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SRC pressed to rethink school-closing process

This article was originally published in The Notebook. In August 2020, The Notebook became Chalkbeat Philadelphia.

Supporters of Ada Lewis Middle School in East Germantown were unable to stop the closure of the school, which was approved unanimously by the School Reform Commission in June.

But their pointed criticisms of the process leading up to the closing seem to have made the District rethink its overall approach to school closings.

In April, the District released a draft five-year financial plan calling for the closure of 22 more schools in order to cut costs. However, School Reform Commissioner Martin Bednarek, at the August meeting of the commission, announced that no schools will be closed between now and September 2008, while the District seeks input on and finalizes a long-promised facilities plan.

When decisions about school closings are made, Bednarek said, “It’s not going to be some backroom process that nobody’s going to know about.”

Incoming SRC Chair Sandra Dungee Glenn added, “We got our eyes opened by the Ada Lewis process that this very clearly is not the right way to go about it.”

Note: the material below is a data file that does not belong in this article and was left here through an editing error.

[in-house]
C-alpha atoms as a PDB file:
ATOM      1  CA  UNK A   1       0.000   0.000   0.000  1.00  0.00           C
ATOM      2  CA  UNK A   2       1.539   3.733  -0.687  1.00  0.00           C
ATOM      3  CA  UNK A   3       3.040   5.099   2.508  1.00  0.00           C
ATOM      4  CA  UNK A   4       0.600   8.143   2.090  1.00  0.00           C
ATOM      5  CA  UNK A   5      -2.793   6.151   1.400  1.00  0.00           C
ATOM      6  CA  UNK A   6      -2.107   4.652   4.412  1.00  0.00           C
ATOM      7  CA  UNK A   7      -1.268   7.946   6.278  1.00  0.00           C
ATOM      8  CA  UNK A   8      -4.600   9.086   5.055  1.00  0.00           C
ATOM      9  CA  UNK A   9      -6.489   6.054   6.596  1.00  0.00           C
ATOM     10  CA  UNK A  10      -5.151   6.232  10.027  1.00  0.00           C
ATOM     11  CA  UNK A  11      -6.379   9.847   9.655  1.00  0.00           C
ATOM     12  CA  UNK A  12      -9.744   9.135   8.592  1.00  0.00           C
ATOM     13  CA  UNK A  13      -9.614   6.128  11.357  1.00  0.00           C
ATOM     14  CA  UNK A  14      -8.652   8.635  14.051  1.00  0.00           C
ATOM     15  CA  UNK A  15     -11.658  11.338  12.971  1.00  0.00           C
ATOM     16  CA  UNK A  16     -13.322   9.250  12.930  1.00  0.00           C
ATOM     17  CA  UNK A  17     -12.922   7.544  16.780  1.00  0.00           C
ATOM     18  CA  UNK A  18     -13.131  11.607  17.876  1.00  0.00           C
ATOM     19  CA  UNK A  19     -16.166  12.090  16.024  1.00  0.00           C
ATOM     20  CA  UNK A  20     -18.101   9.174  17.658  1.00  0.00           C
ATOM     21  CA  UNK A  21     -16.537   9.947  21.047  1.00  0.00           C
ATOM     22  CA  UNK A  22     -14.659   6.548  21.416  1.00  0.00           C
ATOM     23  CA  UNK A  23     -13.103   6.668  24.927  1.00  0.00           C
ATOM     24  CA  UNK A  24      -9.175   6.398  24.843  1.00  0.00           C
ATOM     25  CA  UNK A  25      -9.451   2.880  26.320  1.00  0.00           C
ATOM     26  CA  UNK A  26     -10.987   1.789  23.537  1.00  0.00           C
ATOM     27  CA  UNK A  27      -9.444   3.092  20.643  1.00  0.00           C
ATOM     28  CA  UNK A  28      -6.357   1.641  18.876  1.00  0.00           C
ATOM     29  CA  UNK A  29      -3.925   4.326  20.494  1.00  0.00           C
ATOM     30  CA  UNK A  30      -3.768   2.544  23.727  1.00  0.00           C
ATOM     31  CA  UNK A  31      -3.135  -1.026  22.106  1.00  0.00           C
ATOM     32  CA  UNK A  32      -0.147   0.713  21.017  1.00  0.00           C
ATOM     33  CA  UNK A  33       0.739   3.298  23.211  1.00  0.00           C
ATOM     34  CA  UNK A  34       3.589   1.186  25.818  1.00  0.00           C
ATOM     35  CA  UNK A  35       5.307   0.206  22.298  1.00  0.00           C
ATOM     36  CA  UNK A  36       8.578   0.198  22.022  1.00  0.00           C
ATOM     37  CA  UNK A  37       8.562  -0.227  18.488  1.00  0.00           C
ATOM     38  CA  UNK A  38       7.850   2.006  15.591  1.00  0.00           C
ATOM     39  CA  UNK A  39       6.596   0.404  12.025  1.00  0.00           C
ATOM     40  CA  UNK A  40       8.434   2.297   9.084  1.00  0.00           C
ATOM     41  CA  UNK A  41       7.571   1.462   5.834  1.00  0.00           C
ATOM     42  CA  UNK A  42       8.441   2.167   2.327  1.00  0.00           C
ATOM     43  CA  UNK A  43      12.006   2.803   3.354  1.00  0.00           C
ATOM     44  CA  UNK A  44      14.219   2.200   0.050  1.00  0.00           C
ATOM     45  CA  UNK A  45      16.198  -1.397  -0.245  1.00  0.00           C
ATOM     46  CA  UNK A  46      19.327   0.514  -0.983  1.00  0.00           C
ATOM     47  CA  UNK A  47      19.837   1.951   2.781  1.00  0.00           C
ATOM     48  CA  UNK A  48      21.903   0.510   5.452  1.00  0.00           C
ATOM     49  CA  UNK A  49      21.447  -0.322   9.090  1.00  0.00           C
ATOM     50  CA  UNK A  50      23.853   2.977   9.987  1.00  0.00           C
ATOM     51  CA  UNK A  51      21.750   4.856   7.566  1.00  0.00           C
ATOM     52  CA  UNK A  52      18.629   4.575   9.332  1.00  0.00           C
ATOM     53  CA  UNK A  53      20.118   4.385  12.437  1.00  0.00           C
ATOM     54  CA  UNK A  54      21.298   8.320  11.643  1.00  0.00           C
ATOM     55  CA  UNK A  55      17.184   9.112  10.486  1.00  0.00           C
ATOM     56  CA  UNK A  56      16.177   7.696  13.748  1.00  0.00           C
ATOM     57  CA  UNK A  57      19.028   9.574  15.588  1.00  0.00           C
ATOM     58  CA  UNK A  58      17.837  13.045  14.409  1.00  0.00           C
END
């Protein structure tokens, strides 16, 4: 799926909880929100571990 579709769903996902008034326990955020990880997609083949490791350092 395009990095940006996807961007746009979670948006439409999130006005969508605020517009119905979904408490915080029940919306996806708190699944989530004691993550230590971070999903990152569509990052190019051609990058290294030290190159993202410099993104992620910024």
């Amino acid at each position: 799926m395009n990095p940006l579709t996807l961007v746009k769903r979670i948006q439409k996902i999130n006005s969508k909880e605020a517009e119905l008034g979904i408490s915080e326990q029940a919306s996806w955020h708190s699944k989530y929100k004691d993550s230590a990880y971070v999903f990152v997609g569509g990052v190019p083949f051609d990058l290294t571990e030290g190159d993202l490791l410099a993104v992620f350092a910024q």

Backers of Ada Lewis, who spoke regularly at School Reform Commission meetings throughout the spring, charged that the District let the building deteriorate and then used high repair costs as an excuse to close it, and said the school’s dwindling population could have been boosted by putting new programs in place. They expressed frustration at the lack of response from District officials to their own research and questions.

“Do not act as if we’re part of the process though you know in your hearts that we are not,” contractor Hasan Lloyd told the SRC at its June 20 meeting.

Lewis Home and School President Arenda Bethel said that parents are exploring avenues for reopening the school as a middle school and as a magnet high school for autistic students.

The SRC heard complaints from parents that one other District school, W.S. Peirce High School, is closed to students this fall but did not go through the process required for school closings. A District spokesperson said Peirce students were transferred to South Philadelphia High School because the Peirce building was not adequate. The District has no stated plans for either the Peirce or the Lewis sites at this time.

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